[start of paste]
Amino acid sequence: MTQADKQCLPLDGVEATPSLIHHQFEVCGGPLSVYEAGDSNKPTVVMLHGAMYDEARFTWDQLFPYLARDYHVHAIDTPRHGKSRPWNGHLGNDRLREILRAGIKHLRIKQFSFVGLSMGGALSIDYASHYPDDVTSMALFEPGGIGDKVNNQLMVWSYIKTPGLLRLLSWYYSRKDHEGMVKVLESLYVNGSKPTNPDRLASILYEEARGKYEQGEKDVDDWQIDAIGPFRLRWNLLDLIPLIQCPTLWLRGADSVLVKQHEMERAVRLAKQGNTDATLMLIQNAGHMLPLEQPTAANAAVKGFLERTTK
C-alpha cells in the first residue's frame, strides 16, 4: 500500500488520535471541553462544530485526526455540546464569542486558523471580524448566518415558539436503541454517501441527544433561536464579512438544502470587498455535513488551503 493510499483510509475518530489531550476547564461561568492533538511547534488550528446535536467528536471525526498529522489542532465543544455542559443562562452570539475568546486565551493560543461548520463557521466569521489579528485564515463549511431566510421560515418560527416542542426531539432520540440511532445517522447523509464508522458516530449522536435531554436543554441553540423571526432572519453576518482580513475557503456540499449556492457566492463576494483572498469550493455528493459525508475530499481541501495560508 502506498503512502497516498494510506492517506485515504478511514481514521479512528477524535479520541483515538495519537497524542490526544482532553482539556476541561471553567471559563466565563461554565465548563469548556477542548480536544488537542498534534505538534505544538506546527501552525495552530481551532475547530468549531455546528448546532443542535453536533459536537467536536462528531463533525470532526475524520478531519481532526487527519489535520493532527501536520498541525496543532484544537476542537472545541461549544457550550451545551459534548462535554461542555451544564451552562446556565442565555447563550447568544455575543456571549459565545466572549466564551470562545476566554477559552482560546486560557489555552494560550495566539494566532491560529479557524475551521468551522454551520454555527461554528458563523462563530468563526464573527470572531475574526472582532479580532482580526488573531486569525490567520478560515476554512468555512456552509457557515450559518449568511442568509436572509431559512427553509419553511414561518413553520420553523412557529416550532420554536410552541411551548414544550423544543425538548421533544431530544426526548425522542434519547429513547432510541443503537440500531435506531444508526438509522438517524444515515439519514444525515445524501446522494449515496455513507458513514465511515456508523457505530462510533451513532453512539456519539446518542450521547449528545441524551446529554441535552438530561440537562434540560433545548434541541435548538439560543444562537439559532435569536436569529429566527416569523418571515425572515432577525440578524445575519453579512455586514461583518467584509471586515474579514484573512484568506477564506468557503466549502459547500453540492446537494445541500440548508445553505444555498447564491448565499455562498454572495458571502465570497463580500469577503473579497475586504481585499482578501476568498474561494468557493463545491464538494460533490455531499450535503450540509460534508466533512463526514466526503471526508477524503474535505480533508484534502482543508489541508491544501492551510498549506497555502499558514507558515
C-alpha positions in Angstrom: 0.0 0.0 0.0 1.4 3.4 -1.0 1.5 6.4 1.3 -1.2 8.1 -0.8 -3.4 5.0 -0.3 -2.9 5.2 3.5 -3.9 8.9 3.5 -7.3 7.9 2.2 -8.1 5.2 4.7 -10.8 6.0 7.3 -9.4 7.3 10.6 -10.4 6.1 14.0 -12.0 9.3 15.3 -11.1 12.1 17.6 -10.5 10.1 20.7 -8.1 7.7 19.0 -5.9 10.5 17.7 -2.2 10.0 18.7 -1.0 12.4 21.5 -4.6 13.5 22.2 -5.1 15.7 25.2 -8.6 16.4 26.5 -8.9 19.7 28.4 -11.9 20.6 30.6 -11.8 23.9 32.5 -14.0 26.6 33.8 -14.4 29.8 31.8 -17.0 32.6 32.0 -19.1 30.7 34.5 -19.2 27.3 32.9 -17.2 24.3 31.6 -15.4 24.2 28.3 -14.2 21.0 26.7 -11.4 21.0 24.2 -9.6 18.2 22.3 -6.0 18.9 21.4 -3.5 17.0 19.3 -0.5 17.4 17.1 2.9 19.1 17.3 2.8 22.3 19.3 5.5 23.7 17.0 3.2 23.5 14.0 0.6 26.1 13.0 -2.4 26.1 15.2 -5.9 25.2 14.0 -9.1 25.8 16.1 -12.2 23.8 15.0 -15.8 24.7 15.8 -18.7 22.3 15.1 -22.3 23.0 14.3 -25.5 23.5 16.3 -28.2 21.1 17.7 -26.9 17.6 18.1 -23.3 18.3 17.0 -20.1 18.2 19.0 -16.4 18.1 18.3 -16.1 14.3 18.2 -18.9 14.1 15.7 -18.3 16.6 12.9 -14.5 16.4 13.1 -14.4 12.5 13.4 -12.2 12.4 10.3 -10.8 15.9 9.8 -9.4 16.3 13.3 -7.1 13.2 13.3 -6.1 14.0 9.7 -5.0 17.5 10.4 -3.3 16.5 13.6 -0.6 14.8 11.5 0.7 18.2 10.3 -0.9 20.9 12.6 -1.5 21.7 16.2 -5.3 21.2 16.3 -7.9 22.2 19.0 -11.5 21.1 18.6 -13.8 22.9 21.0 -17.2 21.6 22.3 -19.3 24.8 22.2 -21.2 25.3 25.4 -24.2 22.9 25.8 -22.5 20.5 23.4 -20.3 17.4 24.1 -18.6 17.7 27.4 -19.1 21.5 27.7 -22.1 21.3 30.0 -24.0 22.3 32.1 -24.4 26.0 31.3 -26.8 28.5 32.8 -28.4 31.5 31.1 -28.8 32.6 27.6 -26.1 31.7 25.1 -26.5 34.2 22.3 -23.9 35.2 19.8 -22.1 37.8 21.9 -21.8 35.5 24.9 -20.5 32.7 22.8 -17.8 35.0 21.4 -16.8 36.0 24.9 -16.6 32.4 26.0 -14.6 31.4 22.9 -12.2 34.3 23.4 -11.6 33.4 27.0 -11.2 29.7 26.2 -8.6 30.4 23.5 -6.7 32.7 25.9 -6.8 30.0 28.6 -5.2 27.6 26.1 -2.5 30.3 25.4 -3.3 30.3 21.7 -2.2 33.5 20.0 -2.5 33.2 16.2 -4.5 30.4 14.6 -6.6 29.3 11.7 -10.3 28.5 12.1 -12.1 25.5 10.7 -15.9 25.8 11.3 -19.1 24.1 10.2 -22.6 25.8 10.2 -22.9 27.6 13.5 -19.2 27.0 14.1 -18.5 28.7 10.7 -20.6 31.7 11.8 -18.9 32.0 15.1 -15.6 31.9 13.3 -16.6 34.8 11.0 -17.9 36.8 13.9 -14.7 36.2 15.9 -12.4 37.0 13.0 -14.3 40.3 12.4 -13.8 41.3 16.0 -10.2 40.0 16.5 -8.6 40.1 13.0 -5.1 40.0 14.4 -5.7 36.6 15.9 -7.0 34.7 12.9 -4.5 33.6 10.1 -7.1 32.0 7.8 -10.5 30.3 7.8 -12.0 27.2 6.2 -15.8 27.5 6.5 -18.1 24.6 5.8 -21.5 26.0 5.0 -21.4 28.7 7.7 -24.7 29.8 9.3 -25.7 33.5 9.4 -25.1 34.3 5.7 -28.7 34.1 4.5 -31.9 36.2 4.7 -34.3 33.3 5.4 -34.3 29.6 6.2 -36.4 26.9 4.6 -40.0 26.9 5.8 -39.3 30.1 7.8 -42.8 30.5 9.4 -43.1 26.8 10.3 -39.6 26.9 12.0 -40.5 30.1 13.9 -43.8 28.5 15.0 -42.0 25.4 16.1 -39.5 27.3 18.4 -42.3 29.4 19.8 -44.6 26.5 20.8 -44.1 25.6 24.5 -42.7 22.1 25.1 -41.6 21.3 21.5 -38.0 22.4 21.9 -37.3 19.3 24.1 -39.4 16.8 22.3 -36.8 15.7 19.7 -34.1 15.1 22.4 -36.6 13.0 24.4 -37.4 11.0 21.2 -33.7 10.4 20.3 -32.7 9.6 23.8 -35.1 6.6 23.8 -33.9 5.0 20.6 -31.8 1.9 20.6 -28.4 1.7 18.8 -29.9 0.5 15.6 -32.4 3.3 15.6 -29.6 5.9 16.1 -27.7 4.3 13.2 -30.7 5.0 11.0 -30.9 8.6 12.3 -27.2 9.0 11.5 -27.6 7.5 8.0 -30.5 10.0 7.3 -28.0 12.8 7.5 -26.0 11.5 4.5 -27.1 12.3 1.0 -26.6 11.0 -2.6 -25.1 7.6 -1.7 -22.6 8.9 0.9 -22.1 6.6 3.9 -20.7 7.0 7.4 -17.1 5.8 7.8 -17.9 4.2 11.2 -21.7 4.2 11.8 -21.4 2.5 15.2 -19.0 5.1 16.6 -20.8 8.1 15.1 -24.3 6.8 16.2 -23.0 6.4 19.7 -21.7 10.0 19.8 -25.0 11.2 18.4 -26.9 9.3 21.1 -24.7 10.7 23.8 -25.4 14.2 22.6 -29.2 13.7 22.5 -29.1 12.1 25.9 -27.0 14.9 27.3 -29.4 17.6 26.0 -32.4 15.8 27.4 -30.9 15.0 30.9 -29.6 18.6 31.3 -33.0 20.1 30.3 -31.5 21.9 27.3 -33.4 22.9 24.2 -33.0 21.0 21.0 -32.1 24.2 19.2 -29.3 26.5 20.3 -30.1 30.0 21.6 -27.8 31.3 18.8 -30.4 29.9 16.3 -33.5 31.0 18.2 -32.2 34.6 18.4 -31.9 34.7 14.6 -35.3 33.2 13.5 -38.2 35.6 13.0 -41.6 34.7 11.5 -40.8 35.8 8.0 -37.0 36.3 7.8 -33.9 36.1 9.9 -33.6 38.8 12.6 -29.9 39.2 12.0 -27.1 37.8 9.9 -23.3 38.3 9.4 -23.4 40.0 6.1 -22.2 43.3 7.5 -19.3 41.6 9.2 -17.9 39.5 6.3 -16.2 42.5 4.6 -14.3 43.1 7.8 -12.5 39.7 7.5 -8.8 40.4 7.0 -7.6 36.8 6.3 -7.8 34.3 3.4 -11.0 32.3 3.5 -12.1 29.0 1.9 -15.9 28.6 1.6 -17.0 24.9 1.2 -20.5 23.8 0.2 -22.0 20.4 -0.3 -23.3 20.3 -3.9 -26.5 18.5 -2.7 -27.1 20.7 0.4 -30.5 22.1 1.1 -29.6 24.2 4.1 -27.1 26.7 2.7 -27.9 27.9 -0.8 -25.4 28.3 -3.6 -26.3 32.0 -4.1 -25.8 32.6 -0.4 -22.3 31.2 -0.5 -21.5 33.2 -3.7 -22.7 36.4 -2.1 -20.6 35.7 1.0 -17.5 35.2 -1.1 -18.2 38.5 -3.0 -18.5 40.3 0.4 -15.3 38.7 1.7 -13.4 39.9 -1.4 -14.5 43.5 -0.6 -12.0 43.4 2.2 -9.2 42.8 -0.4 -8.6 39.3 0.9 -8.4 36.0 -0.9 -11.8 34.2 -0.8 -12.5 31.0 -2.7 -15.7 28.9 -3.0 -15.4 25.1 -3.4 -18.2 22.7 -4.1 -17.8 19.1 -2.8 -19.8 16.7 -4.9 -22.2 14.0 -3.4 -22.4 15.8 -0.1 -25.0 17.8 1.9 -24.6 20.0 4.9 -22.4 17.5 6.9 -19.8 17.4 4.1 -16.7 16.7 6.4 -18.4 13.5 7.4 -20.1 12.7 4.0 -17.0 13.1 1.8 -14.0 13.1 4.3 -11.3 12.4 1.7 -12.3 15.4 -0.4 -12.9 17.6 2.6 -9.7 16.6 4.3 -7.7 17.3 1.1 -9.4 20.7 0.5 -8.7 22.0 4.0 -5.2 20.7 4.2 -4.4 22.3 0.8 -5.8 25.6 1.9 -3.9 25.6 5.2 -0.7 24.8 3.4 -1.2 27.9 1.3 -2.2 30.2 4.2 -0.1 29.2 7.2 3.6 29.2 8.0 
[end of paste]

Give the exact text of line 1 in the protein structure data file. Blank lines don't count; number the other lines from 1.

Amino acid sequence: MTQADKQCLPLDGVEATPSLIHHQFEVCGGPLSVYEAGDSNKPTVVMLHGAMYDEARFTWDQLFPYLARDYHVHAIDTPRHGKSRPWNGHLGNDRLREILRAGIKHLRIKQFSFVGLSMGGALSIDYASHYPDDVTSMALFEPGGIGDKVNNQLMVWSYIKTPGLLRLLSWYYSRKDHEGMVKVLESLYVNGSKPTNPDRLASILYEEARGKYEQGEKDVDDWQIDAIGPFRLRWNLLDLIPLIQCPTLWLRGADSVLVKQHEMERAVRLAKQGNTDATLMLIQNAGHMLPLEQPTAANAAVKGFLERTTK